UPDATE: Instagram has reinstated Jurisic's account this evening (14 May), so that it is publicly on view, and apologised for the inconvenience. However, Jurisic says that more than 3000 of her older posts are missing and she still does not have access to the account.
The Dublin-based photographer Dragana Jurisic has had her Instagram account shut down and her images removed from Facebook after she posted one of her works on the social media platforms. The photograph shows a naked model whose breasts have been “self-censored with a leaf” for the purpose of going online, Jurisic says.
When the photographer posted the same image on Facebook, which owns Instagram, she was “blocked from posting and commenting”. Furthermore, “posts my friends shared on Facebook have been taken down en masse without explanation”, she says.
This is the latest in a number of instances of social media platforms censoring works of art, with even a 30,000 year-old Stone Age statue coming under scrutiny for being “pornographic” and was removed from Facebook.
Jurisic says she used Instagram as “a sort of a digital archive of my work” and although she has back-ups of the images she has lost “dates, times, notes, comments and discussions that developed around many of my posts”. When she contacted Teru Kuwayama, a photo community manager at Instagram and Facebook—who Jurisic says was “helpful”—he told her that the “account was removed for repeated nudity” and that when he had asked for the return of the “seven years of data”, the company refused. Instagram did not immediately respond to a comment request at the time of publication.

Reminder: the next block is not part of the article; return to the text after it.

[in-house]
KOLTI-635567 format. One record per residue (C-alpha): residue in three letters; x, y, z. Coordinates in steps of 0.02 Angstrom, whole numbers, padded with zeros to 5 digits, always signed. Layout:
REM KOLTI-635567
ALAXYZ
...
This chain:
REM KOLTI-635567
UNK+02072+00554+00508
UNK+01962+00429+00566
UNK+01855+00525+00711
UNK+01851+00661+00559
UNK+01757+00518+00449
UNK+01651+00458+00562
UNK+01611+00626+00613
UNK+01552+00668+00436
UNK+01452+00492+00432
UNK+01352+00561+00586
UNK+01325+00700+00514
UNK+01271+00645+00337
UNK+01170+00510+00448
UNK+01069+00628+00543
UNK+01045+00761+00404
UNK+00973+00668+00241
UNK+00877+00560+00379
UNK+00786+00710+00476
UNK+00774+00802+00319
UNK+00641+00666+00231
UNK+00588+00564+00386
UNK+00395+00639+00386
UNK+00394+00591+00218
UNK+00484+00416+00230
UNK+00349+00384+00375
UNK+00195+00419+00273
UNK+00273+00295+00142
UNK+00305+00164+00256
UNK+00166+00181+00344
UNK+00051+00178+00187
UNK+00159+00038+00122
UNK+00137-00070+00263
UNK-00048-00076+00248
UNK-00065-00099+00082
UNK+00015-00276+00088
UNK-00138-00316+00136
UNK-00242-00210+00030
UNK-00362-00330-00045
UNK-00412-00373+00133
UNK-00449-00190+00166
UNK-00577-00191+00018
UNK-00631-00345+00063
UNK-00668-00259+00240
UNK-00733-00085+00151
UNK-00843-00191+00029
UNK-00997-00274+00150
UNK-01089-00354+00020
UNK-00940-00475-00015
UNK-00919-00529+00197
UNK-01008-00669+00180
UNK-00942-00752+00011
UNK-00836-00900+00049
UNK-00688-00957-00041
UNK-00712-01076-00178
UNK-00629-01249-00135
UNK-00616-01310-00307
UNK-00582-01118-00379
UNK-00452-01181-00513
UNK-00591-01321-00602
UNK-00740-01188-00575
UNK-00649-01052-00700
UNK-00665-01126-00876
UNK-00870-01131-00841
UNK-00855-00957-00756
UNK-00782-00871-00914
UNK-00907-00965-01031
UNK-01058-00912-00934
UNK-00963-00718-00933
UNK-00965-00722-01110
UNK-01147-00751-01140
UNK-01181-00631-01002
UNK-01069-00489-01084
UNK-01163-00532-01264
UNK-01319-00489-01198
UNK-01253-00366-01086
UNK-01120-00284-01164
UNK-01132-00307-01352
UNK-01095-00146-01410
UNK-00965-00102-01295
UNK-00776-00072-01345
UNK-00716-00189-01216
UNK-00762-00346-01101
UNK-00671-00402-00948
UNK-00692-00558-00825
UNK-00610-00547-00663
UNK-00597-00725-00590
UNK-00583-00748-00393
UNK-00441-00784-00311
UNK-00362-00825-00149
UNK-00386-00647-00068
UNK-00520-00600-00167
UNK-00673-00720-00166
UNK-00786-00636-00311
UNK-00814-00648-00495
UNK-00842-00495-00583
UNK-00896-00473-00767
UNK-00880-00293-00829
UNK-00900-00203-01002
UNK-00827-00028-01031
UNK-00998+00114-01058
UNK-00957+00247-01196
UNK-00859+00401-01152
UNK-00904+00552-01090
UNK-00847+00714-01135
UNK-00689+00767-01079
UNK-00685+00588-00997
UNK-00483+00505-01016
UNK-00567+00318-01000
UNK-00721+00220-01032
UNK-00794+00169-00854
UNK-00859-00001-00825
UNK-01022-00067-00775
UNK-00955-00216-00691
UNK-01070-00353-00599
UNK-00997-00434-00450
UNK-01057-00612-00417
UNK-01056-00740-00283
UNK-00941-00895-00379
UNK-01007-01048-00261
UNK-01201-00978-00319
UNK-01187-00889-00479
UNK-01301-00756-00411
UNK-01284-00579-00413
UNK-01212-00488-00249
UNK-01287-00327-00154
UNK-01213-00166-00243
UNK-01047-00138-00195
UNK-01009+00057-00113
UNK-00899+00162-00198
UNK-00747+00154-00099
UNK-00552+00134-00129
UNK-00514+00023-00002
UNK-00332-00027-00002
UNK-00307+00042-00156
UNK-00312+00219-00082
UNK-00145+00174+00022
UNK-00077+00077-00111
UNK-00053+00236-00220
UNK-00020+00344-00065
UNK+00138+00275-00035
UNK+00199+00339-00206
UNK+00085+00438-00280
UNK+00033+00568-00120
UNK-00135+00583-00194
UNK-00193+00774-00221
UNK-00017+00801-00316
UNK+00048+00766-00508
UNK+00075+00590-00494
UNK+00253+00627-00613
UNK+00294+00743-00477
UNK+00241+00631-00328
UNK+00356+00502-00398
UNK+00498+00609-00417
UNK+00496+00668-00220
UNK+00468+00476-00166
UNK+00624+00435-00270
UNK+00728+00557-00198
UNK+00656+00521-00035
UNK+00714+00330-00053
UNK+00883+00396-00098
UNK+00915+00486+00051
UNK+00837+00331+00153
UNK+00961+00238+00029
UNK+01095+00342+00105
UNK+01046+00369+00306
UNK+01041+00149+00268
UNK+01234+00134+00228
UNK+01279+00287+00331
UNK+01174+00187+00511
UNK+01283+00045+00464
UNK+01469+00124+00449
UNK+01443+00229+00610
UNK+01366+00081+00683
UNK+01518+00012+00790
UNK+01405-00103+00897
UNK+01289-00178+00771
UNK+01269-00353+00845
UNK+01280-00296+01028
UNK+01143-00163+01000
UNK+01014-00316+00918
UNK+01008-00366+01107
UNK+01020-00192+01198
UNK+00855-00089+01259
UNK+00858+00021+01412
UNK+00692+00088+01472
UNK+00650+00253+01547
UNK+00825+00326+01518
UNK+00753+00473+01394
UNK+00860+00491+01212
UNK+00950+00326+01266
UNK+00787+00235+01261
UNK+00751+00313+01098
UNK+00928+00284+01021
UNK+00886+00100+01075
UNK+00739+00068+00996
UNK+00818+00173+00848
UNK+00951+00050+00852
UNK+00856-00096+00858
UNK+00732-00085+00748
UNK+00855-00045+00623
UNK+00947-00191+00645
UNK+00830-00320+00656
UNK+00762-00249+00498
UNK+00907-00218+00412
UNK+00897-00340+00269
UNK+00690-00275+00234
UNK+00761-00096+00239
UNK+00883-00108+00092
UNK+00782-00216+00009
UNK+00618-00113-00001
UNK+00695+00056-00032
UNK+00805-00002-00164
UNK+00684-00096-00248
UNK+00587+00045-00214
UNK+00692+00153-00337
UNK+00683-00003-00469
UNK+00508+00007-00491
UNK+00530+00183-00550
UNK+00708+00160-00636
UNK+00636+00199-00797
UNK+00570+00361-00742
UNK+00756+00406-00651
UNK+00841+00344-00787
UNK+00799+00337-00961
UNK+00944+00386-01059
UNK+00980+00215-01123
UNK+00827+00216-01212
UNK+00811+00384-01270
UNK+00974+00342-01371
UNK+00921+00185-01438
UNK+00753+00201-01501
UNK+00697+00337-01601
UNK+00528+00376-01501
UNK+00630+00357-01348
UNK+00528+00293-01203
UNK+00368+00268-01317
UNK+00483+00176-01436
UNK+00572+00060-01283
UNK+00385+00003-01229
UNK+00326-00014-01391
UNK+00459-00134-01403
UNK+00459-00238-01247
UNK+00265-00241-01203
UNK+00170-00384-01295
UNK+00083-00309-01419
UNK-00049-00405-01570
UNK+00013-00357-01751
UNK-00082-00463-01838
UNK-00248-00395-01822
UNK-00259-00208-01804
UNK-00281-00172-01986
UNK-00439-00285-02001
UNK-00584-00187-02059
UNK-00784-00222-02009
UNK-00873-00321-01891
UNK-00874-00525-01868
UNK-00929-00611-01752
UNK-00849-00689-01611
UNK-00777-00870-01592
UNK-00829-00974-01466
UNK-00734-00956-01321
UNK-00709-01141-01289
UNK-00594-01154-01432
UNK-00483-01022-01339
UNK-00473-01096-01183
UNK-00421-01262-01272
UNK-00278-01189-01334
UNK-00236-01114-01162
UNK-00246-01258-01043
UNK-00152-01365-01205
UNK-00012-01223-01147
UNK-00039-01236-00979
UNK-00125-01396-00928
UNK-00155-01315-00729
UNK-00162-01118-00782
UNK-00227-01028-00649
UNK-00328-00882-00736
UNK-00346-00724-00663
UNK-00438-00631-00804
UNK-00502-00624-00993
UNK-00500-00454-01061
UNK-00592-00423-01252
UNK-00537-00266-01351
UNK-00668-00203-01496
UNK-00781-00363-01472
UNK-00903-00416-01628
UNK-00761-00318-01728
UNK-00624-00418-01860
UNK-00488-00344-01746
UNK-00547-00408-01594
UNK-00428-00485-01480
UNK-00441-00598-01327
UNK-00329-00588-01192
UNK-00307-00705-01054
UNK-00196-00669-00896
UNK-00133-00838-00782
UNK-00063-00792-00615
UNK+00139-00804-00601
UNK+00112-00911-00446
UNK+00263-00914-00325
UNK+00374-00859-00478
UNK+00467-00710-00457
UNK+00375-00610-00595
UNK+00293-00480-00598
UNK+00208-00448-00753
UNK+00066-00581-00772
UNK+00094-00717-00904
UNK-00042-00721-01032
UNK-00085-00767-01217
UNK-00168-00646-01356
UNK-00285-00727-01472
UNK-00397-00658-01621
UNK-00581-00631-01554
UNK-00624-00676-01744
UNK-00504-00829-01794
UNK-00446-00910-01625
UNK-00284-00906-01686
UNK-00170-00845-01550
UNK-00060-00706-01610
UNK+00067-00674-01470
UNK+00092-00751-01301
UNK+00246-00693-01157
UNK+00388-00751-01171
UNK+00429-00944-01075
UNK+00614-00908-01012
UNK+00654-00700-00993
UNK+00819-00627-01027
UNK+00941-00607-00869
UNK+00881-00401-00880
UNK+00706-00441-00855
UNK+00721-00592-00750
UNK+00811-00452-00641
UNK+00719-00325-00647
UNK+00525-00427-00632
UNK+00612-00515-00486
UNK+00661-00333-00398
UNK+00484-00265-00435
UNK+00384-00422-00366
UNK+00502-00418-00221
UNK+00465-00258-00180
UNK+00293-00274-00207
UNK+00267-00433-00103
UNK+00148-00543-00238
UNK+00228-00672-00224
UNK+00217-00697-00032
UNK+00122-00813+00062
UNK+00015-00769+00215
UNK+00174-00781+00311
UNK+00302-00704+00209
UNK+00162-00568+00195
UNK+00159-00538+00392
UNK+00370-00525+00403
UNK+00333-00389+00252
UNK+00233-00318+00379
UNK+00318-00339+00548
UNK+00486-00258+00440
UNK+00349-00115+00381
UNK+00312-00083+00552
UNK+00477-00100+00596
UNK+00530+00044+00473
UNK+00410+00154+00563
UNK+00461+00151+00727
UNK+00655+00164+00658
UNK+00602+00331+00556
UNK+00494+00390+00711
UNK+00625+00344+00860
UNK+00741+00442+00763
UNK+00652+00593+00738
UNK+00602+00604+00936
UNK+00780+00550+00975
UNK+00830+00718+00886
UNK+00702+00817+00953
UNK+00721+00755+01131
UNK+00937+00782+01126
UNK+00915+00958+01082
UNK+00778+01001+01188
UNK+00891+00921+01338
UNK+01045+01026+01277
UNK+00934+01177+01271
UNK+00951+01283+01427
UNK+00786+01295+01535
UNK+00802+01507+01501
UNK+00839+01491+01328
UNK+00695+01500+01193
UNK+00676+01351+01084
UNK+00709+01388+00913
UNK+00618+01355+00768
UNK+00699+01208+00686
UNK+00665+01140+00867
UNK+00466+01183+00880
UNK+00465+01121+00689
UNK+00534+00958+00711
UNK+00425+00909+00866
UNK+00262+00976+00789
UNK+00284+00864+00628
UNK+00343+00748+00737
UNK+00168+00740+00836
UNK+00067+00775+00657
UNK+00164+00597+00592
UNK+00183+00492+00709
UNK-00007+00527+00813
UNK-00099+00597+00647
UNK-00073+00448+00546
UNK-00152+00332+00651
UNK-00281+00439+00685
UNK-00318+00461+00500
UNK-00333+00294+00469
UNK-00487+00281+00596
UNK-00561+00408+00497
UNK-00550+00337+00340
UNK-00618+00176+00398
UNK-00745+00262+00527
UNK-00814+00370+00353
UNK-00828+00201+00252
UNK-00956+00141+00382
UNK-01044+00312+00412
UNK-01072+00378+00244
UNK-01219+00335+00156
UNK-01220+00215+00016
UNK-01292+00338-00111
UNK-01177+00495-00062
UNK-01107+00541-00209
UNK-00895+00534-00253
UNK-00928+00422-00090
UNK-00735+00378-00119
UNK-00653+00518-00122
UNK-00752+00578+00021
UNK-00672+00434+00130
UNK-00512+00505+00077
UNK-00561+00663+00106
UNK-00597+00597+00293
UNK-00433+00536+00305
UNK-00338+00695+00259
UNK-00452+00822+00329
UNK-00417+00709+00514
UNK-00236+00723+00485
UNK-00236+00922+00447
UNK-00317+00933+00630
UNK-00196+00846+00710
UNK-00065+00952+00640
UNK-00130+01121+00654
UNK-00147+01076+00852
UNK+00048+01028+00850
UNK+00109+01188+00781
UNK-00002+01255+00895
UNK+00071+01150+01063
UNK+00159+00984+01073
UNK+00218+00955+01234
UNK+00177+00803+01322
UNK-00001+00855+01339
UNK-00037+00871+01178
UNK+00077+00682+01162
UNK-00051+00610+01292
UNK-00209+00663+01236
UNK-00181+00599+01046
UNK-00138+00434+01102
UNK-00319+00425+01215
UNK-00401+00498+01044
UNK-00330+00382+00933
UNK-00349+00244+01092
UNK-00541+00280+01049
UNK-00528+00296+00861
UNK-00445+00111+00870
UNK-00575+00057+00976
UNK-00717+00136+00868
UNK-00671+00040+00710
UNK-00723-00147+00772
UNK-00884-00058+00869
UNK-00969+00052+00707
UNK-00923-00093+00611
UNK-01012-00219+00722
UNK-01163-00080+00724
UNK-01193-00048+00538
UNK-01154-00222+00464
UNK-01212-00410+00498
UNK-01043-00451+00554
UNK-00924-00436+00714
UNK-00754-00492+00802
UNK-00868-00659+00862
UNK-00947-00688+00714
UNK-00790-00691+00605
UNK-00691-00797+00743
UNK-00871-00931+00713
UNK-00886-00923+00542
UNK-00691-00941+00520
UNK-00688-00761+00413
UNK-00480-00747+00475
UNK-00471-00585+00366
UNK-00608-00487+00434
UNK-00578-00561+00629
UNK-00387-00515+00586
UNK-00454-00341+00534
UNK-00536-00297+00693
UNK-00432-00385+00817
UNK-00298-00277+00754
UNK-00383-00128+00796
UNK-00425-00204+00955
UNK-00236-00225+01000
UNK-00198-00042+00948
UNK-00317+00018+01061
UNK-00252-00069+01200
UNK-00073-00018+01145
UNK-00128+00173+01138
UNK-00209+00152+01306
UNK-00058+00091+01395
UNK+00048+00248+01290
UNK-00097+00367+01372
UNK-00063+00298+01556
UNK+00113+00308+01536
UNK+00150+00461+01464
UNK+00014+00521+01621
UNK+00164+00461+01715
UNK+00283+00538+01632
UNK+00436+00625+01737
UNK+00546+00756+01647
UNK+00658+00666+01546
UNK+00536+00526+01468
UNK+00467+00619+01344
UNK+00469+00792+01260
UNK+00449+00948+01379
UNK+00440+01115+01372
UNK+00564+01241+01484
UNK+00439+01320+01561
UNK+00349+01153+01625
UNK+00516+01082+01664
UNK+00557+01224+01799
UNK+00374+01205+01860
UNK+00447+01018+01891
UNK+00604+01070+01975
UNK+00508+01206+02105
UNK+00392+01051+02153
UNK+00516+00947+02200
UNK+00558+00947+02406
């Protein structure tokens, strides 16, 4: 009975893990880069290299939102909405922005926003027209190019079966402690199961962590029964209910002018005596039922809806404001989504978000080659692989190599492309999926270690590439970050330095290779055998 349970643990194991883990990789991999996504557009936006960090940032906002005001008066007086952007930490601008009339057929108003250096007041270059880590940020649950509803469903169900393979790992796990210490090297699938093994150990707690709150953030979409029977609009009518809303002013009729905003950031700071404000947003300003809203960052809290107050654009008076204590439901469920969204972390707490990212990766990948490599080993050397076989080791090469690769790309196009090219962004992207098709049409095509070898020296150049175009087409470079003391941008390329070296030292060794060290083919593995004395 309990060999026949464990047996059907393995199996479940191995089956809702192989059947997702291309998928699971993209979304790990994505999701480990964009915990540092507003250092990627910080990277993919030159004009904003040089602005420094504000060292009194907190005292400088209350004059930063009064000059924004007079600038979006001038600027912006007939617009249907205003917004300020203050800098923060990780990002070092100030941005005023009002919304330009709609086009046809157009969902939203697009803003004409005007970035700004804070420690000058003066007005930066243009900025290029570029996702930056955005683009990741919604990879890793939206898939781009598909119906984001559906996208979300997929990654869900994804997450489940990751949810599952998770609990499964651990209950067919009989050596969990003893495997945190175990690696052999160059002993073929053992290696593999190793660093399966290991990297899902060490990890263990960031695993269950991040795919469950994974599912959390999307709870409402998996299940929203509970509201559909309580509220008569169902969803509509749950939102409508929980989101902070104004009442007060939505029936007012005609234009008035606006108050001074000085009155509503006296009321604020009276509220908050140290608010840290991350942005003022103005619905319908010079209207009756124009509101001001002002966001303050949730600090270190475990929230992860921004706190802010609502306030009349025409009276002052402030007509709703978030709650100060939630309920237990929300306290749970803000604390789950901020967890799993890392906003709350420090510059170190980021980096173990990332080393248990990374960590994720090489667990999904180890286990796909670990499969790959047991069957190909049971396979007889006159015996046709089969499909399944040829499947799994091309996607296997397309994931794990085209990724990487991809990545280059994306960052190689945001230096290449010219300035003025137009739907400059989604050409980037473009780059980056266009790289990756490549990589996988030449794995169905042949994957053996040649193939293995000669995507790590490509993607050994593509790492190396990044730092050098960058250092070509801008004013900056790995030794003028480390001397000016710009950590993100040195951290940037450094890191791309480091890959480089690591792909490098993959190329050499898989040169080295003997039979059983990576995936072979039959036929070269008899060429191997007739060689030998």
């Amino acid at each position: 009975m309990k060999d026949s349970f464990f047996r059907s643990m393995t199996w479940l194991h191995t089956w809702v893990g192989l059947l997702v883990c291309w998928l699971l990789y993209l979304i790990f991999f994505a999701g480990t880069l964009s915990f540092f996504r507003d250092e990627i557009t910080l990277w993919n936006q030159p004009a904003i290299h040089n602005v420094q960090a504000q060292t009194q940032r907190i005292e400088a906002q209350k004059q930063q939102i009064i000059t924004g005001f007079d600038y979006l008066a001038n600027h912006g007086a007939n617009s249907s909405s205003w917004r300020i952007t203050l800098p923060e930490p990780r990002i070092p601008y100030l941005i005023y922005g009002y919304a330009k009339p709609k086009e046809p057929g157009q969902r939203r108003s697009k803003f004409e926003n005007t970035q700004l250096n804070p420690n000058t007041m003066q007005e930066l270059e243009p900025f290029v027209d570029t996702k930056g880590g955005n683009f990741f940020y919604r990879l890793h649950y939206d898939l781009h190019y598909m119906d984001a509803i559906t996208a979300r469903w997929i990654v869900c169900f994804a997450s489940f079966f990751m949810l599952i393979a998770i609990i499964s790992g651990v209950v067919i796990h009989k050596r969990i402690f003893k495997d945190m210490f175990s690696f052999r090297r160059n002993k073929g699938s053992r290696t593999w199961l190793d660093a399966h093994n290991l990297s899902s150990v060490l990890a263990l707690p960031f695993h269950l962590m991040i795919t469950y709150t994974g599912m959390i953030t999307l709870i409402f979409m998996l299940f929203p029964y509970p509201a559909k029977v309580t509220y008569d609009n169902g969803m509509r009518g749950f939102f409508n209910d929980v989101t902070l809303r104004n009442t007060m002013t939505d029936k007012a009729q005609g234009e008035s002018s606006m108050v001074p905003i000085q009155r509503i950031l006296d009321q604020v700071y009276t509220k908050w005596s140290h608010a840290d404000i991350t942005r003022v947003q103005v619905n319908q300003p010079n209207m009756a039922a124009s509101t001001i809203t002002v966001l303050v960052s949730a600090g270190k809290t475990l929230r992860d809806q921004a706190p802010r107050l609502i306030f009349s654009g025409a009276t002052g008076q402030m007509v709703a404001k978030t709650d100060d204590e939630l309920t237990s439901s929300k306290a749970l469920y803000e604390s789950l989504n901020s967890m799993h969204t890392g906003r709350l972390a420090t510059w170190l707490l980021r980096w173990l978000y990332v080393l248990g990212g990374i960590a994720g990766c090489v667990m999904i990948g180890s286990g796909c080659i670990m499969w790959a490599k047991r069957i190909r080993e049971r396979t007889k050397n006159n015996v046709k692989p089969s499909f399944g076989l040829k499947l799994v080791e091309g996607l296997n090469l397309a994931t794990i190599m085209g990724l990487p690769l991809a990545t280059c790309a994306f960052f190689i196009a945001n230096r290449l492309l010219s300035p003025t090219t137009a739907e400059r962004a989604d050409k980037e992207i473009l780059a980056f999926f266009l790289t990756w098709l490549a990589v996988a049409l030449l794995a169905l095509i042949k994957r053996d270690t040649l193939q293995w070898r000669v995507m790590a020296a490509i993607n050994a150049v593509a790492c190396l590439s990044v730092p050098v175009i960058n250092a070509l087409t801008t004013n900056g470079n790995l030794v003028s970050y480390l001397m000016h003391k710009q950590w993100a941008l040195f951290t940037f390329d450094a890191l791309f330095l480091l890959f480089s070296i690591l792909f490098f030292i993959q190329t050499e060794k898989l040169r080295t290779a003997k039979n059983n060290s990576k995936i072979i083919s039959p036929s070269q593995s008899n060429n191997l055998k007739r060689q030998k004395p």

Instagram’s terms say: “You may not post violent, nude, partially nude, discriminatory, unlawful, infringing, hateful, pornographic or sexually suggestive photos or other content via the Service.”
A number of Jurisic's peers have pointed out on social media that the work in questions is no more contentious than a nude image shared by the celebrity Kim Kardashian West, who has one of the largest followings on the platform.
“Interestingly a friend of mine tried reporting a soft porn Instagram account by a male photographer for violation of terms—these images show much more than any of my posts did—and she got a response that they do not violate any terms,” Jurisic says. “This is mind-boggling to me. It boils down to female nipples and hair.”
Jurisic says she has no objections to women, such as Kardashian, posting their “highly sexualised images on line”. She adds: “I don't want to shame any woman's body or harm sex workers, even inadvertently, but there is something very broken with Instagram’s double standards.”
The Guardian photography critic, Sean O’Hagan, was one of the many across social media reposting the image and commented that the Jurisic’s account had been “permanently expunged by the Instagram Stalinists who think it is acceptable to censor artists”.
Clarification: Detail was added (15 May) about the subject of the photograph, Caoimhe Lavelle.